Handshake: Is Uhuru-Raila reunion new chapter in politics?
Today, Kenya marks 41 years since the death of founding Father of the Nation, Mzee Jomo Kenyatta. As has been the ritual in the last four decades, the late Kenyatta’s family will lay wreaths at his mausoleum at Parliament Buildings and later attend mass at the Holy Family Minor Basilica.
Expected at both ceremonies, among other dignitaries, are Mzee’s widow, Mama Ngina Kenyatta, President Uhuru Kenyatta as well as Opposition leader Raila Odinga, who, however, flew out to Indonesia three days ago for a one-week tour as the African Union High Representative for Infrastructure Development.
Beneath the facade of the memorial, all eyes will focus on Uhuru and Raila, whose mysterious camaraderie has confounded one and all since their rapprochement on March 9 last year.
What goes around comes around, so they say. A Handshake, a hug, a smile presumably tea and a telephone call are that what it may have taken to momentarily hammer home the brotherhood in the love-hate affair that is the tempestuous relationship between the Kenyatta and Odinga political families.
Two years ago, the most political offshoots of the two prominent — some say dynastic — families, Uhuru and Raila, were fierce foes as they faced off in a bare-knuckle battle whose official outcome was a disputed resounding victory of the former to retain his seat at State House for another five years.
Barring open mischief and unforeseen, far-reaching constitutional intervention, in ways more than one, the duel of August 8, 2017 between the two protagonists-turned-comrades-in-arms could as well have brought the curtains down on an on-and-off warfare lasting five decades pitting the country’s two politically most influential families.
Uhuru, the incumbent occupant of the House on the Hill in his second and last term, is the fourth President of the Republic of Kenya and the son of founding Father of the Nation, the late Mzee Jomo Kenyatta who passed away on this day 40 years ago. On the other hand, Raila is the son of the late Jaramogi Odinga Oginga, independent Kenya’s first vice-president under Jomo Kenyatta.
In the countdown to Kenya’s independence, Jaramogi led a spirited global campaign for the release of then detained Kenyatta. British colonialists had banished him to the far-flung, northwestern Kenyan frontier towns of Kapenguria and Lokitaung owing to his relentless demands for the freedom of the Kenyan people.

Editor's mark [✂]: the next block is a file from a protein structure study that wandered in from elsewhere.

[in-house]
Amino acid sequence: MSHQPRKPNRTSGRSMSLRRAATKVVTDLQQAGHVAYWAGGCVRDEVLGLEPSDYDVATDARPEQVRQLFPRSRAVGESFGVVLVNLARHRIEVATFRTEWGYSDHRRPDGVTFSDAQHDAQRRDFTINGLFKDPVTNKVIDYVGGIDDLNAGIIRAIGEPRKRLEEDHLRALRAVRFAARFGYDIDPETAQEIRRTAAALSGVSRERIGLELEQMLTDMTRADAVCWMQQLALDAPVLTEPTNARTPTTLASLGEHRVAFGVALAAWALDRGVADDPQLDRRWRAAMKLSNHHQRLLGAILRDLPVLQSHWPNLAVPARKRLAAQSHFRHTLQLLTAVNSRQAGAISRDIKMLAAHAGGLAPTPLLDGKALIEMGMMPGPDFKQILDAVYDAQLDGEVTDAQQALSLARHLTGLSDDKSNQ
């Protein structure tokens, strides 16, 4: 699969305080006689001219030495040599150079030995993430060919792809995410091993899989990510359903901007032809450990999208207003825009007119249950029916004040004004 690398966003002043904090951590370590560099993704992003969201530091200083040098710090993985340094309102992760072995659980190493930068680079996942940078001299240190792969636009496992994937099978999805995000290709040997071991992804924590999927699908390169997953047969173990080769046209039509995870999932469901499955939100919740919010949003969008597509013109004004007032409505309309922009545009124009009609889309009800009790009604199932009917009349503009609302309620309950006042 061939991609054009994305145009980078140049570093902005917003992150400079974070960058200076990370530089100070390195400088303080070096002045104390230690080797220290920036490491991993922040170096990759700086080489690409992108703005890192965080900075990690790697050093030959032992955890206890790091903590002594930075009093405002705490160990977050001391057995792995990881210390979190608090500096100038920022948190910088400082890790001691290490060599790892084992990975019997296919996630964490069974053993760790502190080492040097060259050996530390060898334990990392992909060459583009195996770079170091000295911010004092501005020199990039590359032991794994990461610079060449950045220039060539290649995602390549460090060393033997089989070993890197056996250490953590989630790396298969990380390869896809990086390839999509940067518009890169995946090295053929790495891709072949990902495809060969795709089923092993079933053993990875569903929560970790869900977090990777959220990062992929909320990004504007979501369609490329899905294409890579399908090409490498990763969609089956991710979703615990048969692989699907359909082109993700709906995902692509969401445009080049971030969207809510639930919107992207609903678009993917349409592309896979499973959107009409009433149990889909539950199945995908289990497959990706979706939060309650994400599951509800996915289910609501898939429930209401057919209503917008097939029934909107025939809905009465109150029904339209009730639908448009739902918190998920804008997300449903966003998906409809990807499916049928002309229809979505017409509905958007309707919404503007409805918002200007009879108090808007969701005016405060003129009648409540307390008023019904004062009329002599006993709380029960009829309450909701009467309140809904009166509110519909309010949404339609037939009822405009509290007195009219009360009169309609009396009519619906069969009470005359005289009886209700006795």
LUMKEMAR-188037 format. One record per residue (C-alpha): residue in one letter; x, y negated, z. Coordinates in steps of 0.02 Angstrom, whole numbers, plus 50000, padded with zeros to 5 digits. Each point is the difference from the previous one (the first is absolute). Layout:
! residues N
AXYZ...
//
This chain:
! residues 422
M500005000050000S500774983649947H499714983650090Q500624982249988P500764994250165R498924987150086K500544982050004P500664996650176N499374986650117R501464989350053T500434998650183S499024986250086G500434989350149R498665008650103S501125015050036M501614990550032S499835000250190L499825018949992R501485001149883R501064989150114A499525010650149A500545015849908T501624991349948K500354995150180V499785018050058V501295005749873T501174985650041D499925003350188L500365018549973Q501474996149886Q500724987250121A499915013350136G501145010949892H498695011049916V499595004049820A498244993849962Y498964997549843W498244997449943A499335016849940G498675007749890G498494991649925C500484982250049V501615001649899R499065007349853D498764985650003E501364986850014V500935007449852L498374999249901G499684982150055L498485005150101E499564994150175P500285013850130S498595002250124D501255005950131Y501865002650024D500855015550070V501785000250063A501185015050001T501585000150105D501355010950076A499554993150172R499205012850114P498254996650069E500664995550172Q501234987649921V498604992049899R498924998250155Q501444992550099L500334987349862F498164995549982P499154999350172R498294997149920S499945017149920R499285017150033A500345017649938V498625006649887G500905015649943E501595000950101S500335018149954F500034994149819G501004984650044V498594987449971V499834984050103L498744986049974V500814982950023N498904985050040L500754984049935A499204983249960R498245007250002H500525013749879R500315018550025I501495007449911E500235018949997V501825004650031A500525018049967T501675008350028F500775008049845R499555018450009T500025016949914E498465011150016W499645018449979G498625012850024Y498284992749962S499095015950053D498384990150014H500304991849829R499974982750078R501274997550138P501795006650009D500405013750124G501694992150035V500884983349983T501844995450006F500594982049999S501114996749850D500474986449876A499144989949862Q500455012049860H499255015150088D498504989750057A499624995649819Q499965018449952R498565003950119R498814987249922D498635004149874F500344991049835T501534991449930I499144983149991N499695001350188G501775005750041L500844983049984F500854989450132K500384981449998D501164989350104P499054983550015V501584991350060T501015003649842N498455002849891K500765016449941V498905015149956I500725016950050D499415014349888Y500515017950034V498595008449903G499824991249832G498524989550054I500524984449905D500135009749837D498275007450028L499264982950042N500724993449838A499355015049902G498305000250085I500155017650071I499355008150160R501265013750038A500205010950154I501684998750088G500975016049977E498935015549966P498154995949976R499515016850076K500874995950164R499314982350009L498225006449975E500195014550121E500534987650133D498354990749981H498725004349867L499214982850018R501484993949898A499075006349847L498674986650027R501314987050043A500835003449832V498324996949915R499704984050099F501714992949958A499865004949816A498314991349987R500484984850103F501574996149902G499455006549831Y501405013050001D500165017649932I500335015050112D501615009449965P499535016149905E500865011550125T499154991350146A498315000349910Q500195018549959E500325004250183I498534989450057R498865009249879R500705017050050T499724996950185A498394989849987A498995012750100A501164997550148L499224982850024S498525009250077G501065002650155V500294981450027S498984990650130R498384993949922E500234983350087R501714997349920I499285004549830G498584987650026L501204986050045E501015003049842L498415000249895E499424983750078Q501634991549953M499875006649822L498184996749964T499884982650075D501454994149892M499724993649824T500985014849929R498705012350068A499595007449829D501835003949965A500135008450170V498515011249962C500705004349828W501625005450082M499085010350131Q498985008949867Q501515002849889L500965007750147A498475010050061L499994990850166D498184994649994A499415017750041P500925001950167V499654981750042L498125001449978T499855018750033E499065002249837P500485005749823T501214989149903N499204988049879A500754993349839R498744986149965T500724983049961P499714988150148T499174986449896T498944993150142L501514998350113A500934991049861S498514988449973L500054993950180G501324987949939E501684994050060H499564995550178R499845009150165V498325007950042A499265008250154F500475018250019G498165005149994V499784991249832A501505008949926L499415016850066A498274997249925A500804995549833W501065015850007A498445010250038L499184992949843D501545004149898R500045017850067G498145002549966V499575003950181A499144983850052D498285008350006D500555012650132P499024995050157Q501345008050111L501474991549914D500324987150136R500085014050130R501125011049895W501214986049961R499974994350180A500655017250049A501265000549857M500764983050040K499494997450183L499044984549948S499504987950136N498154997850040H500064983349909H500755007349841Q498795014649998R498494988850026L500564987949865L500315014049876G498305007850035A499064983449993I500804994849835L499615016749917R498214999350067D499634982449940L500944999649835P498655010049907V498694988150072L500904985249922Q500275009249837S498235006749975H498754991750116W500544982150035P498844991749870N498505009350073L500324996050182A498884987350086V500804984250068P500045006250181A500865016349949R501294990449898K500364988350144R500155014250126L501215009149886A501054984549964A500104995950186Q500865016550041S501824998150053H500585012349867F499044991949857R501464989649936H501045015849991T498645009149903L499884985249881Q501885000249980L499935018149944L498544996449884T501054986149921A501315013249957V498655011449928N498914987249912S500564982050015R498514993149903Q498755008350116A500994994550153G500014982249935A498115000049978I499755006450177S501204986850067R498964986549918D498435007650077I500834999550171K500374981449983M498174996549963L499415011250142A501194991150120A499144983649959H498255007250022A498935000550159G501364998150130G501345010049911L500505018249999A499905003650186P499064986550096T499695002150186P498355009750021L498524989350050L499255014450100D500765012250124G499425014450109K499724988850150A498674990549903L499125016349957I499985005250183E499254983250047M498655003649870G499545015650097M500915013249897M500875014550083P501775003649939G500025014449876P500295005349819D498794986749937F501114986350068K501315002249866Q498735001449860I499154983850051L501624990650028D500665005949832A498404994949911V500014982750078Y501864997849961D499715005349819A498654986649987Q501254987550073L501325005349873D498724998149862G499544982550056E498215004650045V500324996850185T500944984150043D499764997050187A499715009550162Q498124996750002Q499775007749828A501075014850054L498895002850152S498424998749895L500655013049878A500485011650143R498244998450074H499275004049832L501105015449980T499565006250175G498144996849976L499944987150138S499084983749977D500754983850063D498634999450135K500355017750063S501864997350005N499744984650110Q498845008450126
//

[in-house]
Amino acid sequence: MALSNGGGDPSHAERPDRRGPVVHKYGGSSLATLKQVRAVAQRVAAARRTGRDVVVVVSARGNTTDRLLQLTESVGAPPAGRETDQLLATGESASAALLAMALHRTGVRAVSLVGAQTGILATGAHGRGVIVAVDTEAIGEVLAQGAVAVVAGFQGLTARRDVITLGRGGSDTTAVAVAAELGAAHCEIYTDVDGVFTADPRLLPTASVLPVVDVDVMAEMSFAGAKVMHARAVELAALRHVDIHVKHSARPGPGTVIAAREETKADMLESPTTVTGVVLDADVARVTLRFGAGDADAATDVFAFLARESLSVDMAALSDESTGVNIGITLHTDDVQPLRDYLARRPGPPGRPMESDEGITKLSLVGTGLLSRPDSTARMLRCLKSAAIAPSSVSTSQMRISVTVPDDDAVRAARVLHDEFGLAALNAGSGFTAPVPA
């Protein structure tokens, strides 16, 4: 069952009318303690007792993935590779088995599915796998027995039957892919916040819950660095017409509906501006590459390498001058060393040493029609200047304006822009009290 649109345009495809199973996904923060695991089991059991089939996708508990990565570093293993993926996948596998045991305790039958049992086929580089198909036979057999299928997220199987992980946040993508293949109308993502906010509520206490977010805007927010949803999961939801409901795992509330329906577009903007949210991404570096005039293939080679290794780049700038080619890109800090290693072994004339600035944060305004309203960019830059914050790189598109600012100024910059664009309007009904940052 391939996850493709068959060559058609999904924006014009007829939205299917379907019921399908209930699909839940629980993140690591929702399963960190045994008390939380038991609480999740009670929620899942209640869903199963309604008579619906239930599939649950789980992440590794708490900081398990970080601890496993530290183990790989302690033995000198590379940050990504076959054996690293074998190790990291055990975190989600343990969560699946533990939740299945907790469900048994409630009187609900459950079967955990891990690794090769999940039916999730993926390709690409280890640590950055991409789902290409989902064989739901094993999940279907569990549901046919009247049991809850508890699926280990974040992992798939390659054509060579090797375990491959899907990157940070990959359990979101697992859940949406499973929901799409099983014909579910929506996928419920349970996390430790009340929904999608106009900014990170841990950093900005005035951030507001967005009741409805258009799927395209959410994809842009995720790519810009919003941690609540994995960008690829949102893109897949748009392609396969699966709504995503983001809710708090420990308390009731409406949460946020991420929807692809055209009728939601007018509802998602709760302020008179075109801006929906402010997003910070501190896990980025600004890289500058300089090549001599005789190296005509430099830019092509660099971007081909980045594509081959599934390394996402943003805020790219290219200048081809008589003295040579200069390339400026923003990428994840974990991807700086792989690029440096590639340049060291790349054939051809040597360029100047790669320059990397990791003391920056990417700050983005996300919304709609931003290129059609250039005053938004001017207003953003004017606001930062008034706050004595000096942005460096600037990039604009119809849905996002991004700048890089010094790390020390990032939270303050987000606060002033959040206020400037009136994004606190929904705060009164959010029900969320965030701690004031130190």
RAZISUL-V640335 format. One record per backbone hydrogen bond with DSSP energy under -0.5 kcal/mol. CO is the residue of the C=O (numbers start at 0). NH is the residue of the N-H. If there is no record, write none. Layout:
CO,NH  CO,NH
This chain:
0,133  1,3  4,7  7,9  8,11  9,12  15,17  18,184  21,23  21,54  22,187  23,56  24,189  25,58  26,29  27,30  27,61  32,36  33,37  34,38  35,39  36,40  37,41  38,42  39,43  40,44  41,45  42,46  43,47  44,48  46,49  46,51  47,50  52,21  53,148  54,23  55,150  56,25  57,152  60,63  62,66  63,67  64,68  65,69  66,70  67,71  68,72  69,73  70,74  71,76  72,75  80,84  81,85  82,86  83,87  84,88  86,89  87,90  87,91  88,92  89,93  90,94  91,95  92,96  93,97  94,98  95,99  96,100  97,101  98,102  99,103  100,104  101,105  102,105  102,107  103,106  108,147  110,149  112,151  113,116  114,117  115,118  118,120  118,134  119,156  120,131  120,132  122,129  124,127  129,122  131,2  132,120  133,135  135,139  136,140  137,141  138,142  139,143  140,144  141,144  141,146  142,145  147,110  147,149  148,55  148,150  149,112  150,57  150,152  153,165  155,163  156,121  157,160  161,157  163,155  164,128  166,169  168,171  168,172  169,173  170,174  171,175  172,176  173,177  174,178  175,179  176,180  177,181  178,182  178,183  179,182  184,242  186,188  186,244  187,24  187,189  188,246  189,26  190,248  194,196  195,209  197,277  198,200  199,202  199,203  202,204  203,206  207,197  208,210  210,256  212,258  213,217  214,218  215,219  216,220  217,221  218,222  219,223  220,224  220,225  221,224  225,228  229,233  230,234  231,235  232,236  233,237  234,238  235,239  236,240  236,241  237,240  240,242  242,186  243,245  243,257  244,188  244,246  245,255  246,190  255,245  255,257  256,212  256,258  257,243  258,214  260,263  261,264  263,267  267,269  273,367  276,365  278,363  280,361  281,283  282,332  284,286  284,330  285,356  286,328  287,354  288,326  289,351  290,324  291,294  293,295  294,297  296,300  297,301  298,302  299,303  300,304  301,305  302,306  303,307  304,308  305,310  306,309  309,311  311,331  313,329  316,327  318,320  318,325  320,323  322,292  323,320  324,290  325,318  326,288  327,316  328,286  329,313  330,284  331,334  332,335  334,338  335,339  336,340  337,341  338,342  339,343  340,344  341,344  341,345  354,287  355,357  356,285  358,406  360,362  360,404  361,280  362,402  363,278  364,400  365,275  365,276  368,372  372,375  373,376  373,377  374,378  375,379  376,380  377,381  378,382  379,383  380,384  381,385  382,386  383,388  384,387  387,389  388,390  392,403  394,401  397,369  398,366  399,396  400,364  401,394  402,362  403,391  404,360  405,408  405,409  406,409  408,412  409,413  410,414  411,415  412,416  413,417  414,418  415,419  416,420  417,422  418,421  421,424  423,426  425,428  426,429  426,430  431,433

After Kenyatta’s release in 1961, the two became inseparable political bedfellows and it was therefore not surprising that at independence in 1963, Kenyatta named Odinga his principal assistant.
But it did not take long for them to differ. They parted ways in 1967 on ideological reasons. Since then, Kenya’s post-independence political landscape has largely been defined by the hot-and-cold relationship between their two prominent families.
Raila first contested the presidency in 1997 and lost to President Daniel arap Moi while Uhuru made his debut in 2002 and lost to Mwai Kibaki, who was then backed by Raila.
In 2005, Uhuru, then Kanu national chairman and Raila the leader of the Liberal Democratic Party (LDP), were to come together under the umbrella of the Orange Democratic Movement of Kenya (ODM-K) in a successful crusade to block a proposed Constitution through a national plebiscite.
Raila ran for the presidency in 2007 but controversially lost to Kibaki, who this time round had the support of Uhuru. However, during the life of the 10th Parliament, which formed the Grand Coalition Government under Kibaki’s stewardship, Raila served as Prime Minister while Uhuru held the portfolio of Deputy PM and Minister for Trade, and later on Finance.
Uhuru and Raila were to face each other in the 2013 presidential contest alongside Mudavadi, Abduba Dida, former Gatanga MP Peter Kenneth, Narc Kenya leader Martha Karua and former Education Permanent Secretary Prof James ole Kiyiapi from which poll Uhuru emerged victorious.
In August 2017, Raila made his fourth unsuccessful stab at the presidency whereas Uhuru’s bid was the third after losing to Kibaki in 2002 and winning in 2013.
Raila went to the Supreme Court to challenge Uhuru’s victory. The Judiciary invalidated the election and ordered a fresh poll. The Independent Electoral and Boundaries Commission (IEBC) set the repeat election for October 26m, which Raila boycotted.
He swore himself in as the “people’s president” after loss of tens of lives through a series of confrontations and pitched battles between his supporters and security agencies. Prior to that election, Raila had declared he would not run for the presidency again. He remains cagey on this issue to date.
Uhuru will constitutionally not be eligible to run for presidency. So far, no strong politician from both the Kenyatta and Jaramogi families has emerged with the possibility of staging a formidable presidential competition three years from now.
That somewhat ends the bitter Kenyatta-Odinga political rivalry spanning five decades. Will the rest of the country walk with Uhuru and Raila in their enigmatic re-union? Only time will tell.